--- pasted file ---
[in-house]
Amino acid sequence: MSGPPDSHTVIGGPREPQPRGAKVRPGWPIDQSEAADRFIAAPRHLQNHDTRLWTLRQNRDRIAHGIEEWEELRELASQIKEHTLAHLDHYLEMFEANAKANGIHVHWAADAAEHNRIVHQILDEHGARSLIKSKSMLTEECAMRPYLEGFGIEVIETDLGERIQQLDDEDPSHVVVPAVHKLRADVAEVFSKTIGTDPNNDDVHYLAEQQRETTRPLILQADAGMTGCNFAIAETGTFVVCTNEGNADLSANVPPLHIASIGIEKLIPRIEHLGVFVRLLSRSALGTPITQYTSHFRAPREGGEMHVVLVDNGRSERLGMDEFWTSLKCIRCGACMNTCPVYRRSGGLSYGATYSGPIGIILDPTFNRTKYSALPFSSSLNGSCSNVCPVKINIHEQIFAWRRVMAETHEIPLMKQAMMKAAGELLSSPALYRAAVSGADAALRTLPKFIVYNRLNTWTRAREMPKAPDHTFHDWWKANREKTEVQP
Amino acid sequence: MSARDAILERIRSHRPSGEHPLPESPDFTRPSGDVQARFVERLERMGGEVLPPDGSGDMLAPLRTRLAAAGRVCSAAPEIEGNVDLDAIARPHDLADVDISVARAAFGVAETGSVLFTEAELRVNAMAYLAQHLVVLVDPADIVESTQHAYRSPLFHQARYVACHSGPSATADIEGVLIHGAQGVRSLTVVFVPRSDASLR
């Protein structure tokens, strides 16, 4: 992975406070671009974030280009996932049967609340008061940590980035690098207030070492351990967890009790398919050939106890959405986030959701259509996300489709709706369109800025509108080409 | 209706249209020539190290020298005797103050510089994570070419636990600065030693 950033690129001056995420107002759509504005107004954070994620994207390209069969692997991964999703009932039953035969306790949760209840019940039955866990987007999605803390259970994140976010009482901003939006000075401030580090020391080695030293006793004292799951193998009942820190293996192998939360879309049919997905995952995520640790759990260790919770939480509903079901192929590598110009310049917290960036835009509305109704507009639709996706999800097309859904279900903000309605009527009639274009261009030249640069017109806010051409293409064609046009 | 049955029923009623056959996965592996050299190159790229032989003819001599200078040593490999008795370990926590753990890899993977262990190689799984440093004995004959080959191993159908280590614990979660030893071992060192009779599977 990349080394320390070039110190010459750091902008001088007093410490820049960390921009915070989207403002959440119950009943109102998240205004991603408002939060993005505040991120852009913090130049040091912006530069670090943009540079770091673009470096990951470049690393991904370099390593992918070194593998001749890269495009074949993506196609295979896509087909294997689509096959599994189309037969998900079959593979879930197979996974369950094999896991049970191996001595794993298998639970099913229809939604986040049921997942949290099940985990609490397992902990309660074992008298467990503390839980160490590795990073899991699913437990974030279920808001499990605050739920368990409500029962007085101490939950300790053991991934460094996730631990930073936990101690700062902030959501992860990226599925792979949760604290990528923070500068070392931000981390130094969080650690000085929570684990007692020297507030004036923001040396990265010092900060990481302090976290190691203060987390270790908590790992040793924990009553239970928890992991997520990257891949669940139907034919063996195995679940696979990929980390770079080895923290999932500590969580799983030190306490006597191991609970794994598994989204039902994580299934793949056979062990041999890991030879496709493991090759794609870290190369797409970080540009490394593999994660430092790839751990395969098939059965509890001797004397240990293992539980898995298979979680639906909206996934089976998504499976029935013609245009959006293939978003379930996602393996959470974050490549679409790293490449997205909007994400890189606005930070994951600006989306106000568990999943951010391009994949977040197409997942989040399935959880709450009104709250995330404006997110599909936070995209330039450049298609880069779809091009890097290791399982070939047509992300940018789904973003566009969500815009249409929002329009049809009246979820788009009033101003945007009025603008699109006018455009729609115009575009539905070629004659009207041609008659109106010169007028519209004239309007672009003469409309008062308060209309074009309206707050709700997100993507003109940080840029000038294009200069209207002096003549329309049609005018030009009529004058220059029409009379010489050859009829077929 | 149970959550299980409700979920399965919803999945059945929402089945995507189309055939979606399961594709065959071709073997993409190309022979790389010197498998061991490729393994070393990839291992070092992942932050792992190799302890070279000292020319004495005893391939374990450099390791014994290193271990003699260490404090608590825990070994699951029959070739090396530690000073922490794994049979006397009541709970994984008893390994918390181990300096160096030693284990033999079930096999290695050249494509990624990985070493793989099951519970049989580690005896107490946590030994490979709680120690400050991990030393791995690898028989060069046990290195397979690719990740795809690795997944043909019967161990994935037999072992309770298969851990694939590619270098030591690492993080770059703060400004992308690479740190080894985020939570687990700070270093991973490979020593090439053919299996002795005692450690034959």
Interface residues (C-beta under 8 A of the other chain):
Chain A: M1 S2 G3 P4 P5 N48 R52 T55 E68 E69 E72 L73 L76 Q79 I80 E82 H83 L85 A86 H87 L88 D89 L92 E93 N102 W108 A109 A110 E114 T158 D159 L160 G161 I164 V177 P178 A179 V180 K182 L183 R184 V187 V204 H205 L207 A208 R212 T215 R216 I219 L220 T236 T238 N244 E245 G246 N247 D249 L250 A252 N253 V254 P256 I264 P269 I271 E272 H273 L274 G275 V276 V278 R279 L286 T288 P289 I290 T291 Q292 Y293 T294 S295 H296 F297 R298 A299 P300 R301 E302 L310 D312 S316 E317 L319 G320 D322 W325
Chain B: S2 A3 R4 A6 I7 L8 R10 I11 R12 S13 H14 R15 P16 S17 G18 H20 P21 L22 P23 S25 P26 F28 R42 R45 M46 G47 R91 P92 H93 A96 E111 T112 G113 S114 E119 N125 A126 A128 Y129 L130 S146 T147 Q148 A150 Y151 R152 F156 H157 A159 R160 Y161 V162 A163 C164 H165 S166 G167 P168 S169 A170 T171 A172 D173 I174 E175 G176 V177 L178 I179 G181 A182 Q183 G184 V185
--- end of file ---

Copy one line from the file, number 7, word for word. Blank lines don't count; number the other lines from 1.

Chain B: S2 A3 R4 A6 I7 L8 R10 I11 R12 S13 H14 R15 P16 S17 G18 H20 P21 L22 P23 S25 P26 F28 R42 R45 M46 G47 R91 P92 H93 A96 E111 T112 G113 S114 E119 N125 A126 A128 Y129 L130 S146 T147 Q148 A150 Y151 R152 F156 H157 A159 R160 Y161 V162 A163 C164 H165 S166 G167 P168 S169 A170 T171 A172 D173 I174 E175 G176 V177 L178 I179 G181 A182 Q183 G184 V185